The smell of sauerkraut on Monday filled the underground bunker where officials in Suffolk County have been toiling round the clock since Irene threatened Long Island.
Life in the windowless Suffolk County Emergency Operations Center pulsed before and after the tropical storm struck. Workers coordinated evacuations. They monitored forecasts. They made sure shelters were stocked with cots and food and water. They dispatched buses to ferry the displaced to the shelters. They ensured critical-care facilities on the brink of blackout had electricity.
“It’s the job we do,” said Joseph F. Williams, commissioner of the Department of Fire, Rescue and Emergency Services. “We slept here the first couple days — the little bit [of sleep] we got.”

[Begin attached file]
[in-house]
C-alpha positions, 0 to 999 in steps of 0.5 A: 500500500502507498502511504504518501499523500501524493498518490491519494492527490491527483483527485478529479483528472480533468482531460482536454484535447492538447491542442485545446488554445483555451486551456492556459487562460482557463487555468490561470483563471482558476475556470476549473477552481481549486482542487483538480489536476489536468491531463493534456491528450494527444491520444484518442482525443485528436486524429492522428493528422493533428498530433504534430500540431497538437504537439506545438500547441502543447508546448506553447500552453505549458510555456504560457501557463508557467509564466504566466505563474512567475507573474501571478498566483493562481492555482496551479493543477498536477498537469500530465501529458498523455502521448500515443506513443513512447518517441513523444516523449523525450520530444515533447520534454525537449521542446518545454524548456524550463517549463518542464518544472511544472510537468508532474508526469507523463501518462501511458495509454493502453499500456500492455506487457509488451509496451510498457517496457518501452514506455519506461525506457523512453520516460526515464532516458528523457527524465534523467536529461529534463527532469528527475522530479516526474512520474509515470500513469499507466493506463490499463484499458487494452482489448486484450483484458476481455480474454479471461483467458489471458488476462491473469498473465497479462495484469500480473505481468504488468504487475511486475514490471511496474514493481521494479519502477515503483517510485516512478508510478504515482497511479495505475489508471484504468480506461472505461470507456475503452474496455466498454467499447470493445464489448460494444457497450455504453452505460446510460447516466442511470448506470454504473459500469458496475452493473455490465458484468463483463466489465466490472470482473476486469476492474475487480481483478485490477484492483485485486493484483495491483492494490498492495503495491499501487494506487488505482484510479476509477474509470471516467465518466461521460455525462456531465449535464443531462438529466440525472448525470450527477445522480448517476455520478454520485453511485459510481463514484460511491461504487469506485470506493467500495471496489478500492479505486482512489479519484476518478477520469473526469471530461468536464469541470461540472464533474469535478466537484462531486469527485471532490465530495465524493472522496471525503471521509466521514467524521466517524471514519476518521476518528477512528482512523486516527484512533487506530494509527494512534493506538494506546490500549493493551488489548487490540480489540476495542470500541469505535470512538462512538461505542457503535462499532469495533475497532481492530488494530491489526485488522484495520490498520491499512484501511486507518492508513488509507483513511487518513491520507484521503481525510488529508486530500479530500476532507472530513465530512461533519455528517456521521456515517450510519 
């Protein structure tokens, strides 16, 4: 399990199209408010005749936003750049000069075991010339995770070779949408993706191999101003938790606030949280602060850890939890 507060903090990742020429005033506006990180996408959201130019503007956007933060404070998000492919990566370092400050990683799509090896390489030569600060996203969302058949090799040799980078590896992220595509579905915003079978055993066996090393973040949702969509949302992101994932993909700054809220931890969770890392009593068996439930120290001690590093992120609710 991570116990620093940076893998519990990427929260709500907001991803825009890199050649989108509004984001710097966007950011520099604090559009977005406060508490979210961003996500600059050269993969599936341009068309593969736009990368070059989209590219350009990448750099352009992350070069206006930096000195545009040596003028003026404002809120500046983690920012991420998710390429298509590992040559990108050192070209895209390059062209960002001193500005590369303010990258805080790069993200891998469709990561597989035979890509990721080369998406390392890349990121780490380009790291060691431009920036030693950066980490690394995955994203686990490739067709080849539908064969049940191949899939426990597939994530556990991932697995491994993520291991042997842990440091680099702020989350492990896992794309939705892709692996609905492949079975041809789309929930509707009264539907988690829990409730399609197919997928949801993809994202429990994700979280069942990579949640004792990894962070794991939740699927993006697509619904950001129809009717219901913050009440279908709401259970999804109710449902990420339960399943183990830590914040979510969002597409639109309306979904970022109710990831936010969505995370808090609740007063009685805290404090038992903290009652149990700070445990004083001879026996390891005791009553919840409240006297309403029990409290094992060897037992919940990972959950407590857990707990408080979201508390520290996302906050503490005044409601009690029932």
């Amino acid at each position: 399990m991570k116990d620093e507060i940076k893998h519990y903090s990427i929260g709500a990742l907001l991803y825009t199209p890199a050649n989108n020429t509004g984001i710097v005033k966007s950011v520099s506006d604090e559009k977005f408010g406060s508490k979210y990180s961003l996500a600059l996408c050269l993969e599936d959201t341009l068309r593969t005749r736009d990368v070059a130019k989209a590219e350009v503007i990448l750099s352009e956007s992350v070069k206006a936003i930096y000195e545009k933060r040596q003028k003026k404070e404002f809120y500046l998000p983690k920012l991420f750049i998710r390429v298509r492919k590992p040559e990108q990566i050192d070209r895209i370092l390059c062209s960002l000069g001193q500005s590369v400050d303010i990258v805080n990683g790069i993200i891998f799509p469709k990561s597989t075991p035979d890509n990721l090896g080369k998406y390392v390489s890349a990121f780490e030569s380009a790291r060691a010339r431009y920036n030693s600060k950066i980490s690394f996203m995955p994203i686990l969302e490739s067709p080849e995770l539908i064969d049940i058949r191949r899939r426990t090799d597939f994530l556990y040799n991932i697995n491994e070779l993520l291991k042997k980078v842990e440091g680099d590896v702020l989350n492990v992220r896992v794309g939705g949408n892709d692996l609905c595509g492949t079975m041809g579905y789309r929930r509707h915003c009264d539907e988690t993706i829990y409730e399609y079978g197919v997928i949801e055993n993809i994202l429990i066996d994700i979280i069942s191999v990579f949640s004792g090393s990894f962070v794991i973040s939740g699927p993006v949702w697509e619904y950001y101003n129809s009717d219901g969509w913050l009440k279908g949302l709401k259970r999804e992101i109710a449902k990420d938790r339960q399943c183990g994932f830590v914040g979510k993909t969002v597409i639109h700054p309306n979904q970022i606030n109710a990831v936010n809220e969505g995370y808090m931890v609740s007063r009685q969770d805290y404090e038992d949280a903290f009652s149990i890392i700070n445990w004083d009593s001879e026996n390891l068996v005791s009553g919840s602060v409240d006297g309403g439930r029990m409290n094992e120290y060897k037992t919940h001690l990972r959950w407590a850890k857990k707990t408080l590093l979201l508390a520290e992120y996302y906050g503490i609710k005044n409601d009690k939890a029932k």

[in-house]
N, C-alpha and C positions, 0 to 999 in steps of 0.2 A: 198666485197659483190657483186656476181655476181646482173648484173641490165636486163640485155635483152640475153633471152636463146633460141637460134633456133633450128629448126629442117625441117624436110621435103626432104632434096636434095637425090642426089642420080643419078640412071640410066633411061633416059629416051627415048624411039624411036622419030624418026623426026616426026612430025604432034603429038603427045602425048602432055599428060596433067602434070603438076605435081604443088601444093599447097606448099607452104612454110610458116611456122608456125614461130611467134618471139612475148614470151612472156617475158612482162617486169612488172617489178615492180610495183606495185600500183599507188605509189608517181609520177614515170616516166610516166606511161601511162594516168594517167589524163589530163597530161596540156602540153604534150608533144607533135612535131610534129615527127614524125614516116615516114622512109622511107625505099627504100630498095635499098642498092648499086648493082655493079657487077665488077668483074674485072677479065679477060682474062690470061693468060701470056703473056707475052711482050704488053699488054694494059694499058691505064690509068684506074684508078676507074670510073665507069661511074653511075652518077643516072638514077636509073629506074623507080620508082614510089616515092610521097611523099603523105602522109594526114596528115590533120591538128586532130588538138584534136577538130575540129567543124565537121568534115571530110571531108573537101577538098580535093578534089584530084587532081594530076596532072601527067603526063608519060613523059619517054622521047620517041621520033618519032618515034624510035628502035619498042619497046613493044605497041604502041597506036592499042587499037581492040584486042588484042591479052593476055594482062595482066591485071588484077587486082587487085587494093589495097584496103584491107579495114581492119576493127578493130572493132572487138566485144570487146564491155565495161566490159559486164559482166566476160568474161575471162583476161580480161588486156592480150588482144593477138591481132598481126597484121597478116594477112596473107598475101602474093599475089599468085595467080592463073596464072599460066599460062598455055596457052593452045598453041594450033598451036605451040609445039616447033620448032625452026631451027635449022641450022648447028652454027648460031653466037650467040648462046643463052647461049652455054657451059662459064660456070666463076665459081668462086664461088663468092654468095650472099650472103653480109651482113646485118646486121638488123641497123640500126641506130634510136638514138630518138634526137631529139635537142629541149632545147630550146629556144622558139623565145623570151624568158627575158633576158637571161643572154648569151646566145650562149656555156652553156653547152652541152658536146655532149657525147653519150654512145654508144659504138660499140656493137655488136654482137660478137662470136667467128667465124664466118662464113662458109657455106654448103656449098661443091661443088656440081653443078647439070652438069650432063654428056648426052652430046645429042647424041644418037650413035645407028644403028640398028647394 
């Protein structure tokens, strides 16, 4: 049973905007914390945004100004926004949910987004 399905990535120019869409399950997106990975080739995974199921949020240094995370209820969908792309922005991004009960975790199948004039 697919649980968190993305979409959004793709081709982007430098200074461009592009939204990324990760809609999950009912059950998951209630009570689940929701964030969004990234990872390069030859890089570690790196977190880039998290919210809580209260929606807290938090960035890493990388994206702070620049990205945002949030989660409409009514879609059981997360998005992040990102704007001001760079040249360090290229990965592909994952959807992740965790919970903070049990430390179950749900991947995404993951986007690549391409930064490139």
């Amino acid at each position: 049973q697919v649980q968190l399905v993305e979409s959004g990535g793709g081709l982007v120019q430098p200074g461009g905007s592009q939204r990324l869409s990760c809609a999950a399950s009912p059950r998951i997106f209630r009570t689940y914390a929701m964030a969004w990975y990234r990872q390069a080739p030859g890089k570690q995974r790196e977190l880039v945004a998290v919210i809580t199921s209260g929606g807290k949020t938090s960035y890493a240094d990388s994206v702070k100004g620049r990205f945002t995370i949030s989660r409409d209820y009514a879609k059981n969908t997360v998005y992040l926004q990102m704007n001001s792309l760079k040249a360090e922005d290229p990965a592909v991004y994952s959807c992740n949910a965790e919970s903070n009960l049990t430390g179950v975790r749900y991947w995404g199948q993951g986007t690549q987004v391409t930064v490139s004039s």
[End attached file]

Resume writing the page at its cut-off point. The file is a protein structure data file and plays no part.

The menu provided by the county jail Monday included hot dogs, potatoes and the sauerkraut. To some, it was dinner. To others, breakfast.
For many of the multijurisdictional, makeshift workforce from the federal, state, town and county agencies, the bunker became home. Some slept with pillows and sleeping bags they brought with them. One disaster-recovery staffer slept in his truck.
In a darkened room next to the kitchen was a row of thin, pale-blue mattresses on loan from the county probation department. It was a break room for fatigued emergency workers to get a bit of shut-eye before returning to work.
Monday afternoon, two workers went into the dark room and got into two beds.
“Good night,” one said to the other.
It was 2 p.m.